Oil prices tumble to 7-year low

Oil tanks are seen at a Sinopec plant in China’s Anhui province

Oil tanks are seen at a Sinopec plant in China’s Anhui province

Crude oil futures tumbled to their lowest in nearly seven years on Monday after OPEC failed to address a growing supply glut, while a stronger dollar made it more expensive to hold crude positions.

Brent and US crude futures fell as much 5 percent in belated reaction to the Organization of the Petroleum Exporting Countries’ (OPEC) policy meeting on Friday which ended without an agreement to lower production.

For the first time in decades, OPEC oil ministers dropped any reference to the group’s output ceiling, highlighting disagreement among members about how to accommodate Iranian barrels once Western sanctions are lifted.

“We’re in a tug-of-war between a heavily shorted market and a glut of oil in the US and globally, as Saudi Arabia continues to produce oil at elevated levels to maintain market share,” said Chris Jarvis at Caprock Risk Management, an energy markets consultancy in Frederick, Maryland.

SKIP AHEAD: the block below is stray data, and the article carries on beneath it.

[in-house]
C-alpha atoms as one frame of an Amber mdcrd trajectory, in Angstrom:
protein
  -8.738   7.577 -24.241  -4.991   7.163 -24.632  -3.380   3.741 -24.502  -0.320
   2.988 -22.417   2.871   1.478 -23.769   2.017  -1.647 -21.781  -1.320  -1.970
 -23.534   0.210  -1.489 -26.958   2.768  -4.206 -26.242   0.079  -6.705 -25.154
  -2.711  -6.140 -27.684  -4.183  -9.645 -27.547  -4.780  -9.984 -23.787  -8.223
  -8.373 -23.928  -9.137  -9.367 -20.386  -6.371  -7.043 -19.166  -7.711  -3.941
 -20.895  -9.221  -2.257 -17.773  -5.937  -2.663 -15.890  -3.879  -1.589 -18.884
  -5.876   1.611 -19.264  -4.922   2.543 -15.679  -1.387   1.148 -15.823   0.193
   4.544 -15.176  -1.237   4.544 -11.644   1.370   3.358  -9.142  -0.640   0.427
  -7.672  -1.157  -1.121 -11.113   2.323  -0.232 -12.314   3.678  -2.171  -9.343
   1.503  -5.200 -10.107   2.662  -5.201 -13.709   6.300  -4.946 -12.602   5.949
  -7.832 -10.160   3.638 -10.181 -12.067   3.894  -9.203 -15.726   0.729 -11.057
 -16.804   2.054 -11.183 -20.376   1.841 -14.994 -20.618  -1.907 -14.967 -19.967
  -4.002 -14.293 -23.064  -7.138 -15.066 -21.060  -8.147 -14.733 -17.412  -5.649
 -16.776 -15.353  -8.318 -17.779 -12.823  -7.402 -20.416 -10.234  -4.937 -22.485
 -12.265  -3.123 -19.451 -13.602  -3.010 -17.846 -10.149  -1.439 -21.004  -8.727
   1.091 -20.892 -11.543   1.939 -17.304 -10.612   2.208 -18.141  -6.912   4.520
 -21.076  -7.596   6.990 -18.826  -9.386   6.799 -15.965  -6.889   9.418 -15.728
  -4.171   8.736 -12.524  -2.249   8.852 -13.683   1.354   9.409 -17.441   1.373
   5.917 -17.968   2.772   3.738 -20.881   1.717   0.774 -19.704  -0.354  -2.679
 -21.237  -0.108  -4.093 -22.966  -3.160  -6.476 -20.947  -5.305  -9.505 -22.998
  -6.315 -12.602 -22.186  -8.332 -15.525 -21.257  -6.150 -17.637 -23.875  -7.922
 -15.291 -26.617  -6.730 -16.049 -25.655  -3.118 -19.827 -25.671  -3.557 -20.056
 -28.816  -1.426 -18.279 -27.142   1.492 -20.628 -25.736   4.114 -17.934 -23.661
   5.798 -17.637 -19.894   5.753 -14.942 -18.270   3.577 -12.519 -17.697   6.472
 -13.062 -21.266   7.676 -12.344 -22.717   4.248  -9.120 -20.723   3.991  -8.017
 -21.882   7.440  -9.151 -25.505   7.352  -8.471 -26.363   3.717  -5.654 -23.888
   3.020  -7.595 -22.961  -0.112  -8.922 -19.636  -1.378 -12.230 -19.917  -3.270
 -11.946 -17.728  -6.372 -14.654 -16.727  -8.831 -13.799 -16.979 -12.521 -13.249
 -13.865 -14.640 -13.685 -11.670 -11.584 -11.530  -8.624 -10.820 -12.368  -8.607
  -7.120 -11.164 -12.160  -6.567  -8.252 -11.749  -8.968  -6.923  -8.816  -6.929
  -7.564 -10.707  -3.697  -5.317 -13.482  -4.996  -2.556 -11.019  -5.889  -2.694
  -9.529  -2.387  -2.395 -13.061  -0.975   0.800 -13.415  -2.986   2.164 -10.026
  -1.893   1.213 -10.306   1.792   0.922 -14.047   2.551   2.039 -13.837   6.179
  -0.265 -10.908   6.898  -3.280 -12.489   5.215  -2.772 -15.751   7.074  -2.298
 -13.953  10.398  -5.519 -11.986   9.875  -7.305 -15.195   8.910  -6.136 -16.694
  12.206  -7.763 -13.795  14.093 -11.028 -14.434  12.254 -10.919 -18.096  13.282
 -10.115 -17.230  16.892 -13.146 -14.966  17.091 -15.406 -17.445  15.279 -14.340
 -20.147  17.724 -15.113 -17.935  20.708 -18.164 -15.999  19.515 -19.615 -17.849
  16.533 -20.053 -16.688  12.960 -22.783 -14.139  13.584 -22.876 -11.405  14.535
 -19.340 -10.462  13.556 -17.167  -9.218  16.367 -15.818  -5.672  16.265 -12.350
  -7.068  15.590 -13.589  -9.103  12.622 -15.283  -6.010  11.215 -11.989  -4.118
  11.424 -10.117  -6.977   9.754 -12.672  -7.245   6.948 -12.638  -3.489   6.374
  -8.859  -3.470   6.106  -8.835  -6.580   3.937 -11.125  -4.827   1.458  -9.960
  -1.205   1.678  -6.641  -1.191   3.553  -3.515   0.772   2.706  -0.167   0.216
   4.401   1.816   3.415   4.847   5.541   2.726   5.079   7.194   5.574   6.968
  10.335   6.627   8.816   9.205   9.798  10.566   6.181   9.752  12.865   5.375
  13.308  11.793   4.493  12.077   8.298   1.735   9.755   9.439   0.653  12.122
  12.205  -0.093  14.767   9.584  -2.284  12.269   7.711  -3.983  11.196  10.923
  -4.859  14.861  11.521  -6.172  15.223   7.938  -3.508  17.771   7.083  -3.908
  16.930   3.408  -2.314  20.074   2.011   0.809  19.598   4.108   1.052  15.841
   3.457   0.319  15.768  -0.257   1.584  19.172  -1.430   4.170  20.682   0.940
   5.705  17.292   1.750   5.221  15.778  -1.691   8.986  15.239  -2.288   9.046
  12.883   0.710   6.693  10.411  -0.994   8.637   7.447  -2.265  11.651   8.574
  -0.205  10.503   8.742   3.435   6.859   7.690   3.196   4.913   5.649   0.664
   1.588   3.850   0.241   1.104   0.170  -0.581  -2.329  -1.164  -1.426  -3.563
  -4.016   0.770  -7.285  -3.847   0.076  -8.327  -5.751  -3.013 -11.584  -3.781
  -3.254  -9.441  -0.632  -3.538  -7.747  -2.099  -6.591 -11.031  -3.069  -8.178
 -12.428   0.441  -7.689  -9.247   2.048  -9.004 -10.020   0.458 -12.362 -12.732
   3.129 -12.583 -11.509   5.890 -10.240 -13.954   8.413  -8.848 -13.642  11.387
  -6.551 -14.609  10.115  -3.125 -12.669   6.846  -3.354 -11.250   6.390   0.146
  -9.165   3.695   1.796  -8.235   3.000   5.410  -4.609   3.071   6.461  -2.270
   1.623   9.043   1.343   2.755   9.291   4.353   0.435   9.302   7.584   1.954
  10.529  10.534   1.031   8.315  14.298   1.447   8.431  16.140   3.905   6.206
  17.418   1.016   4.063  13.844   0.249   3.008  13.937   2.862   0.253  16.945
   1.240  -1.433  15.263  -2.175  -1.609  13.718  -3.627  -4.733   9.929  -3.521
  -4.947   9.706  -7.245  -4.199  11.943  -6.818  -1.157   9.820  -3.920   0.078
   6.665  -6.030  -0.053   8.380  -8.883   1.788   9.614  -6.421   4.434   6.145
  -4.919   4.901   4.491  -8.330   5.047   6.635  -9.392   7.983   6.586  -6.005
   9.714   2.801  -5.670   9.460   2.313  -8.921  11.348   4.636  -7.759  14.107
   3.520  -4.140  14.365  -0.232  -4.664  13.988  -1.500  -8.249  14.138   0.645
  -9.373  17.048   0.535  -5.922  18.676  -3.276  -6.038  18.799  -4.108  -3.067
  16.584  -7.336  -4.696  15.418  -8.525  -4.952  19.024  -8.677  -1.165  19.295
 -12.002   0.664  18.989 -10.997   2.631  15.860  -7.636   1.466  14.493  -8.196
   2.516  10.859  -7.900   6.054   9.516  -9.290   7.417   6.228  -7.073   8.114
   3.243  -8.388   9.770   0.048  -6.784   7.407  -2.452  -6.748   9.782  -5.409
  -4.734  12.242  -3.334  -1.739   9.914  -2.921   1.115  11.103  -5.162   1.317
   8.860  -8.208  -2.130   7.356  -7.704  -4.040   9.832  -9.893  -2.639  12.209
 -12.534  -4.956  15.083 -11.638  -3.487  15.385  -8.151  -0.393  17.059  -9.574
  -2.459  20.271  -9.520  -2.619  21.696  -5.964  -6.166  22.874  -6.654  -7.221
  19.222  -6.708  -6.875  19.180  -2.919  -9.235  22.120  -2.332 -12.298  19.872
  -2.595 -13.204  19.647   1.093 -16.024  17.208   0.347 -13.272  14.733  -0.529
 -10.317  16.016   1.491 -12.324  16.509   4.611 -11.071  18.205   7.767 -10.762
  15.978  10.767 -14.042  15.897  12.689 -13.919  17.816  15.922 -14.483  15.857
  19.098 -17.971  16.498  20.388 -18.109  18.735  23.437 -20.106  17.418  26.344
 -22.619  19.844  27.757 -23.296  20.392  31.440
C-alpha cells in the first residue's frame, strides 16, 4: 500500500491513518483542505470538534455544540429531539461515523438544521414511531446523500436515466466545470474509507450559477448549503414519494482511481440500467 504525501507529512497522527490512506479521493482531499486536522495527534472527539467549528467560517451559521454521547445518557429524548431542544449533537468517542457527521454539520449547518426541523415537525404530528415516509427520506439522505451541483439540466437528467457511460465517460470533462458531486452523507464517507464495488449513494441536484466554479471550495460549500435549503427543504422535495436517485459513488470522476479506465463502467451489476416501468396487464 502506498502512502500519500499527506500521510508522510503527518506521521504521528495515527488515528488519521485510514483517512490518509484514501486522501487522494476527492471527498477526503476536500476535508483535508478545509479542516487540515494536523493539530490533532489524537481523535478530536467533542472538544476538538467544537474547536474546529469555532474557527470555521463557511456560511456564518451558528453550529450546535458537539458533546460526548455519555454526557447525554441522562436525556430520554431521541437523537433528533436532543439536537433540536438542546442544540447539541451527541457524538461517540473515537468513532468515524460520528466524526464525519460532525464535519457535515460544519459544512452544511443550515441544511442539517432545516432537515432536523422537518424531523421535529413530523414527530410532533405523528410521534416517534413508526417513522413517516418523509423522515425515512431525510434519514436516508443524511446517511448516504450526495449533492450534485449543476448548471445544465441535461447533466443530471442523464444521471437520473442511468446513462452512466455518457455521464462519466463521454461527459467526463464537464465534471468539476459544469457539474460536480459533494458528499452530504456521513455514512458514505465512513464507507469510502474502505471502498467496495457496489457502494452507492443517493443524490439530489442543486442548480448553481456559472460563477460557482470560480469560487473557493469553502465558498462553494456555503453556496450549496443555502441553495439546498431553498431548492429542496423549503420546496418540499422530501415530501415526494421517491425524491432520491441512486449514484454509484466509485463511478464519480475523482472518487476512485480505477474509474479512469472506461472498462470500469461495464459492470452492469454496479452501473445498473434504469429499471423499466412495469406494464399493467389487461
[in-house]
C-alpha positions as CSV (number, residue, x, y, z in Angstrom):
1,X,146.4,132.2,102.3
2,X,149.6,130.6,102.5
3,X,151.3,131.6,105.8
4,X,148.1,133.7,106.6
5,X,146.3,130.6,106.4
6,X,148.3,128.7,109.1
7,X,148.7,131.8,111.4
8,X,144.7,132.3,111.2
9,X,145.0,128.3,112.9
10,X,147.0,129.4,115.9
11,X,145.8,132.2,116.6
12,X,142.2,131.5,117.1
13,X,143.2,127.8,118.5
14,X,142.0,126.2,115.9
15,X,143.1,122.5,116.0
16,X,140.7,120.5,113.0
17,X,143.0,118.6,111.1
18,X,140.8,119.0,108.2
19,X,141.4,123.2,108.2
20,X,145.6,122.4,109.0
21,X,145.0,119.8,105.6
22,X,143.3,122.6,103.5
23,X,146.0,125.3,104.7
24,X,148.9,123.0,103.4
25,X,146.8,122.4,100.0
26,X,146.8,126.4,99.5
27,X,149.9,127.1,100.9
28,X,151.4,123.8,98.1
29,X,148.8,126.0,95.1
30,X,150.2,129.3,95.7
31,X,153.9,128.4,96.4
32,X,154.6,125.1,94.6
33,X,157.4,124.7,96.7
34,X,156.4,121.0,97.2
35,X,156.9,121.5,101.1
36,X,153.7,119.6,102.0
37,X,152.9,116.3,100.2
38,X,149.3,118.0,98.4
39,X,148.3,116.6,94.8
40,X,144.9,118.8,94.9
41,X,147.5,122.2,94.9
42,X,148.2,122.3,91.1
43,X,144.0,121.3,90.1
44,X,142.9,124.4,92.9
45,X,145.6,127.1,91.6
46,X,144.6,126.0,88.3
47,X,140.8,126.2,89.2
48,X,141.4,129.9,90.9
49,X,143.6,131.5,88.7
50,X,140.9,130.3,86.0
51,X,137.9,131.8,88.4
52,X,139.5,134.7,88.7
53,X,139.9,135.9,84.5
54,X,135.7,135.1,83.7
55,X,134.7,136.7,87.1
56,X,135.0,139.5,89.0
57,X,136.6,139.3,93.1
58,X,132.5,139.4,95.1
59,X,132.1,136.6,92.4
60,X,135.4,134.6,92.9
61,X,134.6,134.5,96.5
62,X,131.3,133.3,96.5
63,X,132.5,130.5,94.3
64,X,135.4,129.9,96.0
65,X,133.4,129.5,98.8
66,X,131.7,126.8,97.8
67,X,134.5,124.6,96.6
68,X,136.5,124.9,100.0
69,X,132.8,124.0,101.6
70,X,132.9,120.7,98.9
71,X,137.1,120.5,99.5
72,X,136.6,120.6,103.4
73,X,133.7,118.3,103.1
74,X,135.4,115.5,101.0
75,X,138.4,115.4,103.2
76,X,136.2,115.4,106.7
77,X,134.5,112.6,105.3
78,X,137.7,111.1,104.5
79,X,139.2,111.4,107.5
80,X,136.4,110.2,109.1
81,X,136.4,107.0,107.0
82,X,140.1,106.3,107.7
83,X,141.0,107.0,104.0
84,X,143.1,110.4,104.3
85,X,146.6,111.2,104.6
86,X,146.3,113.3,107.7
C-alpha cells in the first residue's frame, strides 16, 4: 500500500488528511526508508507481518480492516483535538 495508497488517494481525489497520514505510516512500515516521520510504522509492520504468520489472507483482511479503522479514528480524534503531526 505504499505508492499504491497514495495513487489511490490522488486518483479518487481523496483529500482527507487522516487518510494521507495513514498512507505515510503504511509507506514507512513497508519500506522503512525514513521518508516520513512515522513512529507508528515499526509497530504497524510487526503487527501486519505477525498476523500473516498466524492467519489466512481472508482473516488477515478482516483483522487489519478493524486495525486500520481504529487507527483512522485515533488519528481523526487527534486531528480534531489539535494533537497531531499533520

“Couple this with a strengthening dollar as the market anticipates a US rate hike this month, oil is heading lower with a near term target of $32 for WTI.”

US crude’s West Texas Intermediate (WTI) futures were down $1.80 at $38.17 a barrel by 10:33 a.m. EST (1532 GMT).

Its session low of $37.96 was barely above 6-1/2 year lows of $37.75 struck in August.

Brent futures fell $1.65 to $41.35, after sliding to$41.20, their lowest since March 2009.

US diesel futures prices also hit their lowest since May 2009 while US gasoline fell to a one-month low as the selloff extended to a wider swathe of the petroleum complex.

The dollar was up against a basket of currencies after jobs data published on Friday bolstered the case for a US rate in December.

OPEC’s output of more than 30 million barrels per day (bpd) has compounded an oil glut, pushing production 0.5 million to 2 million bpd beyond demand.

Saudi Arabia thinks unconventional oil producers, including US shale drillers who have fed the glut, will eventually be squeezed out of the market by high production costs and low selling prices.

Saudi Aramco CEO Amin Nasser told a conference in Doha he hoped to see oil prices adjust at the beginning of next year as unconventional supplies start to decline.

“This year you see a decline, there is no additional unconventional oil coming to the market, actually there is a decline,” Nasser told an energy conference in Qatar’s capital Doha.

“The supply and demand imbalance in the market will adjust and stabilize and the gap will be closing, and we will be seeing, hopefully, an adjustment in the prices going forward starting from 2016,” he said.


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